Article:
Zukin's Restaurant and Deli article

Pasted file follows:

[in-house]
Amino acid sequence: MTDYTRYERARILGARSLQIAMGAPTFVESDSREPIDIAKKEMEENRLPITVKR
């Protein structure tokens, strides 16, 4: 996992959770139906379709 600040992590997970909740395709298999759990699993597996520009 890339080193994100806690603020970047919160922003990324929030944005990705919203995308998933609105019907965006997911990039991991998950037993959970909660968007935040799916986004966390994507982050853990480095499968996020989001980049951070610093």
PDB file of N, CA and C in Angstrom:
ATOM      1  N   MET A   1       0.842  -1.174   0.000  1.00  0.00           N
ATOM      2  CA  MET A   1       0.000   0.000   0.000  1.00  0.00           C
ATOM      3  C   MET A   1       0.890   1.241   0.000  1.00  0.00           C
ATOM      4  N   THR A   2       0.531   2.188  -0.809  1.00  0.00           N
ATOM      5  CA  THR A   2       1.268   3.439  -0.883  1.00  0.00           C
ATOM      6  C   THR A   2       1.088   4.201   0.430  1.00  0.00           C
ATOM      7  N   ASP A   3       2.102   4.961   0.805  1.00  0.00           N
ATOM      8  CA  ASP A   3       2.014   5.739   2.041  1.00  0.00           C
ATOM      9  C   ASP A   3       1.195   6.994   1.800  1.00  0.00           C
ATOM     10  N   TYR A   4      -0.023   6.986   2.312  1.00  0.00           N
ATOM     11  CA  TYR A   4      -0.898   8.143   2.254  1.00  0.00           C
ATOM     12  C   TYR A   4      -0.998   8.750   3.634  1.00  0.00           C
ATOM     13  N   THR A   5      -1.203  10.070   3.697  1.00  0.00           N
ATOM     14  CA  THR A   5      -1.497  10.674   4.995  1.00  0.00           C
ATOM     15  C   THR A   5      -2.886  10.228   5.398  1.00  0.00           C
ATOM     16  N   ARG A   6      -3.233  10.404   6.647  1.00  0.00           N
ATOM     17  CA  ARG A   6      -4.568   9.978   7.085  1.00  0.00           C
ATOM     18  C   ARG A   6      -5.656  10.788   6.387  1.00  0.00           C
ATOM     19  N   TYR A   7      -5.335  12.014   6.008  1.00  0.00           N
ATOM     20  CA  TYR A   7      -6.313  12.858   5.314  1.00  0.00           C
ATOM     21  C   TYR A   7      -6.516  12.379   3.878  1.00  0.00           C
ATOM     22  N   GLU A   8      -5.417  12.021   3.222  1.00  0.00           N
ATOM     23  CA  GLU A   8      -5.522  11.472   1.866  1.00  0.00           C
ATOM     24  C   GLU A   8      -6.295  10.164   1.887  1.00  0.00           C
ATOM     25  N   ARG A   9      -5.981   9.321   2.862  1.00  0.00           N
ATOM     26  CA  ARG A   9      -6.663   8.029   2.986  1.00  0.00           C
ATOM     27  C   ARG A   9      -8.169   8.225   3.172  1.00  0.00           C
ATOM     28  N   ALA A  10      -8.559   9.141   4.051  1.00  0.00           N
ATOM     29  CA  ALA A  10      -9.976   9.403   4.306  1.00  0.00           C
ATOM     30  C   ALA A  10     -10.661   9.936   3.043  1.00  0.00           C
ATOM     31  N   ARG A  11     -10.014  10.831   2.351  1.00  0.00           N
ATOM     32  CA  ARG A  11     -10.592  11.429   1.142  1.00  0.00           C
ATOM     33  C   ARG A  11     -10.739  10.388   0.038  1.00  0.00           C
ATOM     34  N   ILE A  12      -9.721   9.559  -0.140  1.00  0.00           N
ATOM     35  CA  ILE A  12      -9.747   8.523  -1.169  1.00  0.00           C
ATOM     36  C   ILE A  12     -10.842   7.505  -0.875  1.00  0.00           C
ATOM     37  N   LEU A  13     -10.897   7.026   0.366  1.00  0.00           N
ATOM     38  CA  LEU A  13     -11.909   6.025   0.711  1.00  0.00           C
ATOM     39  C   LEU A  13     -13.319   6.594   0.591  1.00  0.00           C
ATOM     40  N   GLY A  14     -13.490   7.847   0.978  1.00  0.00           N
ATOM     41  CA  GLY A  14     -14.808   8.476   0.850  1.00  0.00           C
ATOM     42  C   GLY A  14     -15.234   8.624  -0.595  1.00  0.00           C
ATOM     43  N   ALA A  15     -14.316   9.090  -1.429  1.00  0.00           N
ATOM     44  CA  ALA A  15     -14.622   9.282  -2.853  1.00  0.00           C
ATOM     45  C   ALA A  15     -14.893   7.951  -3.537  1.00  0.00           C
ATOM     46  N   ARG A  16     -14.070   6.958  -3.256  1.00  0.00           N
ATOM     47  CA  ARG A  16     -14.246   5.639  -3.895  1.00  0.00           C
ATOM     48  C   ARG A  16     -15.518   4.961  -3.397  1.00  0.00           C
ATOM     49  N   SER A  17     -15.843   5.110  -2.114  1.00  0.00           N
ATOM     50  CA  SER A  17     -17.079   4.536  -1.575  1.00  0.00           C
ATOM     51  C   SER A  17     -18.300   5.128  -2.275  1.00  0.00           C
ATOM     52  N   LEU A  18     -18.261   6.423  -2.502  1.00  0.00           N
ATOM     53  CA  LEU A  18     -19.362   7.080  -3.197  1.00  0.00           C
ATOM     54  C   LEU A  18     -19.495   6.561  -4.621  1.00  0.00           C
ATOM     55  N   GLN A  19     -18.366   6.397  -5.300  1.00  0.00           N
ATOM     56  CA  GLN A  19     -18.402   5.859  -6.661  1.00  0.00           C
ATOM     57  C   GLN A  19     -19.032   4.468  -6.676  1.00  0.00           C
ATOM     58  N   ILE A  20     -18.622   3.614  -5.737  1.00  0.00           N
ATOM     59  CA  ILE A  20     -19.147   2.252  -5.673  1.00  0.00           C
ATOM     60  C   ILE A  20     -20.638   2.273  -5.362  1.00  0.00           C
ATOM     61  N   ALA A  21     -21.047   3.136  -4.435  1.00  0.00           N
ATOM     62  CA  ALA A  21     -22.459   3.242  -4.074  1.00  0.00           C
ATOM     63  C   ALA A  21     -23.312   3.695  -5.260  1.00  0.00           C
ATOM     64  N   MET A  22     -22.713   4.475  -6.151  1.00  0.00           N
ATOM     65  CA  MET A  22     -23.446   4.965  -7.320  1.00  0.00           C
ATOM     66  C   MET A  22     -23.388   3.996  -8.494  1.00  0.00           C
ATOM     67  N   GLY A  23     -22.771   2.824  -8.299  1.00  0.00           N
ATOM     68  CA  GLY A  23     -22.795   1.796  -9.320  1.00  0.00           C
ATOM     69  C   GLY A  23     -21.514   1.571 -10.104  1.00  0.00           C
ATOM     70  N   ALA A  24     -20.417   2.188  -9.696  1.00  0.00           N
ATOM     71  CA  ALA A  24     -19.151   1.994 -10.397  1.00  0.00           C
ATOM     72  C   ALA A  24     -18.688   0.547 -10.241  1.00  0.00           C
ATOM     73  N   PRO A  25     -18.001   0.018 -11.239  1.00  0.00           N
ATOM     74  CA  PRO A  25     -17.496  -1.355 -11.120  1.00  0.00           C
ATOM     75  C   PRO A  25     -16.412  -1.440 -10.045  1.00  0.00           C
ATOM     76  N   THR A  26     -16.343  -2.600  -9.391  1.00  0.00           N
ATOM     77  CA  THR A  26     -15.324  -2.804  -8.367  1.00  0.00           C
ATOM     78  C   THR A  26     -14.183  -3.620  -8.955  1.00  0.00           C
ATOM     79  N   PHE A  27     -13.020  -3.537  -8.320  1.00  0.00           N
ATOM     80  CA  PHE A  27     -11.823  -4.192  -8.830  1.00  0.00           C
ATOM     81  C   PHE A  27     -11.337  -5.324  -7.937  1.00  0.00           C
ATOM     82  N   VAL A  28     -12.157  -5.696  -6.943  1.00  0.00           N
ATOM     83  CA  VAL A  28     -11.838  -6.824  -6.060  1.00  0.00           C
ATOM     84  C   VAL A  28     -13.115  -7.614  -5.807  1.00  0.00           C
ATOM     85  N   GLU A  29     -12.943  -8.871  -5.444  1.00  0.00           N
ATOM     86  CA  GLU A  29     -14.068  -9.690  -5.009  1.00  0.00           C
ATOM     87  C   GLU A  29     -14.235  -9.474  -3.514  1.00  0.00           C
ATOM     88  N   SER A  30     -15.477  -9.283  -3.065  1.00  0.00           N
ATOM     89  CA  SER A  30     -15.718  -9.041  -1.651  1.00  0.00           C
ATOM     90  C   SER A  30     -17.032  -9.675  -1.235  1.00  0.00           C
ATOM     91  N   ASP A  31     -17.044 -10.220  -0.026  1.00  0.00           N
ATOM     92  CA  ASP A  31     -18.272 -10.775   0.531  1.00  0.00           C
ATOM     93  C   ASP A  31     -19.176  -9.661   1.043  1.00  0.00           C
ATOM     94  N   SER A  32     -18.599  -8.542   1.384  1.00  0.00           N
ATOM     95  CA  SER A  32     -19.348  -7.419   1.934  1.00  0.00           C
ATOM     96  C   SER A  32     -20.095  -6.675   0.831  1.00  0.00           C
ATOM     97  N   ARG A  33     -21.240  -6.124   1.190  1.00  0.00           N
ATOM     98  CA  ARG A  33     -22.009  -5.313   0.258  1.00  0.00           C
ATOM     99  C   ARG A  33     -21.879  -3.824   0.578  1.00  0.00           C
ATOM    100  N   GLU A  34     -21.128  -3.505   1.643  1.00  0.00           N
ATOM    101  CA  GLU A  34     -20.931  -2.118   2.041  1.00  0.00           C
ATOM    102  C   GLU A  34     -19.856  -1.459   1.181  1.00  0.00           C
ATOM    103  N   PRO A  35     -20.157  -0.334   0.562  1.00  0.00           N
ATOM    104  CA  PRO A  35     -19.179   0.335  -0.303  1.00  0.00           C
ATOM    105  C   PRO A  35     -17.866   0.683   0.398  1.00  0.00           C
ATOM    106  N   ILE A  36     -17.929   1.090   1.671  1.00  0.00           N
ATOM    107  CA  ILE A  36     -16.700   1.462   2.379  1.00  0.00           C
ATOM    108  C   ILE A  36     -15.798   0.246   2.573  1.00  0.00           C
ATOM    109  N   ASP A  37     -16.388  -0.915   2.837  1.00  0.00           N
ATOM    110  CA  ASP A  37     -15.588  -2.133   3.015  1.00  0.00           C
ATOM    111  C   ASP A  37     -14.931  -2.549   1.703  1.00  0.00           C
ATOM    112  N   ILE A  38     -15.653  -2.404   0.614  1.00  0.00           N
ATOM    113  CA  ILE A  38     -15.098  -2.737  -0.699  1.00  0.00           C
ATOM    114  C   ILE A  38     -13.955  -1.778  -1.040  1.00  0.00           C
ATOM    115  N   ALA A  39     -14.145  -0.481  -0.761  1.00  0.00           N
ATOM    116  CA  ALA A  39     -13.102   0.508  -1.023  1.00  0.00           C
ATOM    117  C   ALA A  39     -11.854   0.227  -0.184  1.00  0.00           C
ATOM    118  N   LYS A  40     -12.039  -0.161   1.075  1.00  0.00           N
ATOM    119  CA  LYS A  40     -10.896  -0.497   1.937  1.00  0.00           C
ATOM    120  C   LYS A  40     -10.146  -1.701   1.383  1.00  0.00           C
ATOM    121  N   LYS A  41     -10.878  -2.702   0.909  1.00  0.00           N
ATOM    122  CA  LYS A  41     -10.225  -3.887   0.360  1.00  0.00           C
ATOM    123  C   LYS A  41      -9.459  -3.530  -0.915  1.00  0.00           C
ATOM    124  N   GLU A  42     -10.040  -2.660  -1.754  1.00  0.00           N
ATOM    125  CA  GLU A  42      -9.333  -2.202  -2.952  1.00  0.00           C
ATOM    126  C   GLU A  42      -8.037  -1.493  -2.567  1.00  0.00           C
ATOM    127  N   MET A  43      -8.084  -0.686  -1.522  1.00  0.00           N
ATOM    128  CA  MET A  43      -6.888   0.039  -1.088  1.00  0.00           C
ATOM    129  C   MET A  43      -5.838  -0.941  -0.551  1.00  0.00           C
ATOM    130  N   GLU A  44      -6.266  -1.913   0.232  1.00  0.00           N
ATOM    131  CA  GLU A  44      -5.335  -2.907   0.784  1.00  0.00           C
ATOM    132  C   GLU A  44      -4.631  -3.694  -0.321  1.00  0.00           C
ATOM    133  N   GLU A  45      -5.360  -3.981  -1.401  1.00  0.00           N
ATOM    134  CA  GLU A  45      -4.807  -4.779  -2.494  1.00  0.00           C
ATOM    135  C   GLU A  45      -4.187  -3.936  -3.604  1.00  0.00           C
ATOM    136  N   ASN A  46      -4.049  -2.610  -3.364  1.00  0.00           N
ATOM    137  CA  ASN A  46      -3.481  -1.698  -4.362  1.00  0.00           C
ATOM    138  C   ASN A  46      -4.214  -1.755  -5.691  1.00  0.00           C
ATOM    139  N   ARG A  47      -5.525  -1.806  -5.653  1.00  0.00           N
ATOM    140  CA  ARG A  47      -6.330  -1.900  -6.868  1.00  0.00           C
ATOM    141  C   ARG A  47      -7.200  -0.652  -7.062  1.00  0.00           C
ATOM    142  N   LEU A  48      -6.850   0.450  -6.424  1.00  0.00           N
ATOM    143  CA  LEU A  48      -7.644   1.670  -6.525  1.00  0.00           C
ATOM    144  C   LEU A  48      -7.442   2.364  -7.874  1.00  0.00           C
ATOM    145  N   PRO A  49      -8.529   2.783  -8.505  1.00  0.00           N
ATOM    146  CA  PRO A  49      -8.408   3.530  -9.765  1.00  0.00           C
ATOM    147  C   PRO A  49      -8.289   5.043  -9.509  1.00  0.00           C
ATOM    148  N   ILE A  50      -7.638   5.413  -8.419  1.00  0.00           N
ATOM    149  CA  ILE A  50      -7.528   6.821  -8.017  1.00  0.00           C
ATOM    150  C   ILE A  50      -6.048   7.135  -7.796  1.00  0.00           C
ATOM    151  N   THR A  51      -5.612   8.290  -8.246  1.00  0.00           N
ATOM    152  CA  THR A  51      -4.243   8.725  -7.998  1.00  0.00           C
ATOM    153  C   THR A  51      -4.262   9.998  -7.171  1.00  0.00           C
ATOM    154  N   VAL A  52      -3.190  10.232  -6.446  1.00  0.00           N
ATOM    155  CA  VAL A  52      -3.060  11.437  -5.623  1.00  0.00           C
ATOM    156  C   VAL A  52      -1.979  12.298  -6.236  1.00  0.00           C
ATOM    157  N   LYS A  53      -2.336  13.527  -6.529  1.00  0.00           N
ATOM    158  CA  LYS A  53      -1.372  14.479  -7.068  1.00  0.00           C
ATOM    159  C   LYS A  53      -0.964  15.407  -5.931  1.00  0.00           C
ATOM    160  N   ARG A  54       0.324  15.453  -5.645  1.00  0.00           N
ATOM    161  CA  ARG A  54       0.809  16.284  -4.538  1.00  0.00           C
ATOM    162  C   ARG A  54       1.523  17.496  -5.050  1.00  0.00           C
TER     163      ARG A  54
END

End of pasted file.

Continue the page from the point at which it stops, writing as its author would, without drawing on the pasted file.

$250,000 DAMAGE Deli bombing shakes owner By ANDREA FORD Free Press Staff Writer Walter Zukin stood Tuesday in the charred remains remains of Zukin's Restaurant and Delicatessen in Detroit's Lafayette Park and wondered out loud if last week's nickel hike in the price of coffee had made someone angry. The joke was one of the few things Zukin could laugh about Tuesday, four days after someone fire-bombed fire-bombed fire-bombed his place, a favorite breakfast and lunch spot for politicians, lawyers and judges. "Why else would someone do something like this?" the 62-year-old 62-year-old 62-year-old 62-year-old 62-year-old restaurateur asked, smiling tightly and sweeping his arm around the blackened, debris-filled debris-filled debris-filled eatery he had operated 1 1 years. Booths had been burned down to the seat springs and decorative lamps that had once hung over crowded crowded tables had melted and dropped to the floor. In the kitchen, cans of food had burned on the shelf. THE FIREBOMBING occurred Friday, two hours before the restaurant opened. . A cook who was inside escaped uninjured. She did not see who was responsible. Police are investigating, but had made no arrests by late Tuesday afternoon. Zukin said damage estimates have been as high as $250,000. Lost in the fire were mementos collected in nearly 40 years of operating restaurants in Detroit signed photographs of the famous, including Mayor Young and the late singer-actor-political singer-actor-political singer-actor-political singer-actor-political singer-actor-political activist Paul Robeson, Robeson, and a testimonial from the Detroit City Council. Young occasionally dropped by for a meal, said Zukin, who owns another restaurant in Hamtramck and once owned 27 carry-out carry-out carry-out barbecued rib stores in the Detroit area. HE SAID he was stunned by the firebombing. "I couldn't believe the devastation," he said. The incident has also baffled nearby merchants, who refer to the well-liked well-liked well-liked Zukin as the "mayor of Lafayette Park." "He did a lot to contribute to this area. He drew a lot of people in," said Jack McNeal, who owns Jack's Beauty and Barber Lounge two doors from the restaurant. Zukin was unsure Tuesday whether he would reopen the Lafayette Park restaurant. "I don't want to renovate, open up, and then have this happen again," he said, adding, "I don't know who did this or why." . Attorney Kenneth Cockrel, a former Detroit city councilman and a frequent diner at the restaurant, said he will miss Zukin's if the restaurant doesn't 1 reopen. "It was the kind of place all kinds of people fell through, all colors, all races, of every political persuasion," said Cockrel.